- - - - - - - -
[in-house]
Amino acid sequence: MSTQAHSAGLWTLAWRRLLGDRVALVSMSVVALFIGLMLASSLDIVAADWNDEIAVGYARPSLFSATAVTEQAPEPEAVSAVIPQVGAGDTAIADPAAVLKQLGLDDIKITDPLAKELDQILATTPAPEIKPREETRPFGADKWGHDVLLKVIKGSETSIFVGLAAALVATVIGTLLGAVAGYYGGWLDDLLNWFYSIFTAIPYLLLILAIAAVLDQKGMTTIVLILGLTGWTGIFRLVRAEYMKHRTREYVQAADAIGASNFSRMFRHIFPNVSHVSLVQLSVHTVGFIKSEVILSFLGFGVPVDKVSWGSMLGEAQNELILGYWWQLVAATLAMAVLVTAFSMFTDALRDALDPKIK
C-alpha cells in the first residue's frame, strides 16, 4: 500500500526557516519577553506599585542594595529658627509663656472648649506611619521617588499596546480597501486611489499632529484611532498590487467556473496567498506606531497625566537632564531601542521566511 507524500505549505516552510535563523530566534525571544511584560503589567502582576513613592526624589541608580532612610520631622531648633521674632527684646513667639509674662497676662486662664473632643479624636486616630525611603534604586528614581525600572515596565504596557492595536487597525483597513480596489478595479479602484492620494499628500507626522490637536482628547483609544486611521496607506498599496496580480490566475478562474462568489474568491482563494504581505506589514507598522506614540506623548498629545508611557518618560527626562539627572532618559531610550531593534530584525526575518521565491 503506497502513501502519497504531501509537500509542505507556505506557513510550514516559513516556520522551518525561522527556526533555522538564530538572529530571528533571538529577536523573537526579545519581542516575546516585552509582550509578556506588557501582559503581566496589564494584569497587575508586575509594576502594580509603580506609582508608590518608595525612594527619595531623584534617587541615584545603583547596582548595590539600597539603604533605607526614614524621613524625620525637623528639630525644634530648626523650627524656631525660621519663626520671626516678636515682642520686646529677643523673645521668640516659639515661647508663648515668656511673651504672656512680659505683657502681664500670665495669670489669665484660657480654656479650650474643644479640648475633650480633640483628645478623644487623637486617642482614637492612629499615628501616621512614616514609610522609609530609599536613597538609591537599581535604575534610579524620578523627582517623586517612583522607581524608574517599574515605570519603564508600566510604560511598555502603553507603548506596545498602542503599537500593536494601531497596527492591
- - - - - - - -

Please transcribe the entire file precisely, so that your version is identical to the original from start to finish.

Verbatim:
[in-house]
Amino acid sequence: MSTQAHSAGLWTLAWRRLLGDRVALVSMSVVALFIGLMLASSLDIVAADWNDEIAVGYARPSLFSATAVTEQAPEPEAVSAVIPQVGAGDTAIADPAAVLKQLGLDDIKITDPLAKELDQILATTPAPEIKPREETRPFGADKWGHDVLLKVIKGSETSIFVGLAAALVATVIGTLLGAVAGYYGGWLDDLLNWFYSIFTAIPYLLLILAIAAVLDQKGMTTIVLILGLTGWTGIFRLVRAEYMKHRTREYVQAADAIGASNFSRMFRHIFPNVSHVSLVQLSVHTVGFIKSEVILSFLGFGVPVDKVSWGSMLGEAQNELILGYWWQLVAATLAMAVLVTAFSMFTDALRDALDPKIK
C-alpha cells in the first residue's frame, strides 16, 4: 500500500526557516519577553506599585542594595529658627509663656472648649506611619521617588499596546480597501486611489499632529484611532498590487467556473496567498506606531497625566537632564531601542521566511 507524500505549505516552510535563523530566534525571544511584560503589567502582576513613592526624589541608580532612610520631622531648633521674632527684646513667639509674662497676662486662664473632643479624636486616630525611603534604586528614581525600572515596565504596557492595536487597525483597513480596489478595479479602484492620494499628500507626522490637536482628547483609544486611521496607506498599496496580480490566475478562474462568489474568491482563494504581505506589514507598522506614540506623548498629545508611557518618560527626562539627572532618559531610550531593534530584525526575518521565491 503506497502513501502519497504531501509537500509542505507556505506557513510550514516559513516556520522551518525561522527556526533555522538564530538572529530571528533571538529577536523573537526579545519581542516575546516585552509582550509578556506588557501582559503581566496589564494584569497587575508586575509594576502594580509603580506609582508608590518608595525612594527619595531623584534617587541615584545603583547596582548595590539600597539603604533605607526614614524621613524625620525637623528639630525644634530648626523650627524656631525660621519663626520671626516678636515682642520686646529677643523673645521668640516659639515661647508663648515668656511673651504672656512680659505683657502681664500670665495669670489669665484660657480654656479650650474643644479640648475633650480633640483628645478623644487623637486617642482614637492612629499615628501616621512614616514609610522609609530609599536613597538609591537599581535604575534610579524620578523627582517623586517612583522607581524608574517599574515605570519603564508600566510604560511598555502603553507603548506596545498602542503599537500593536494601531497596527492591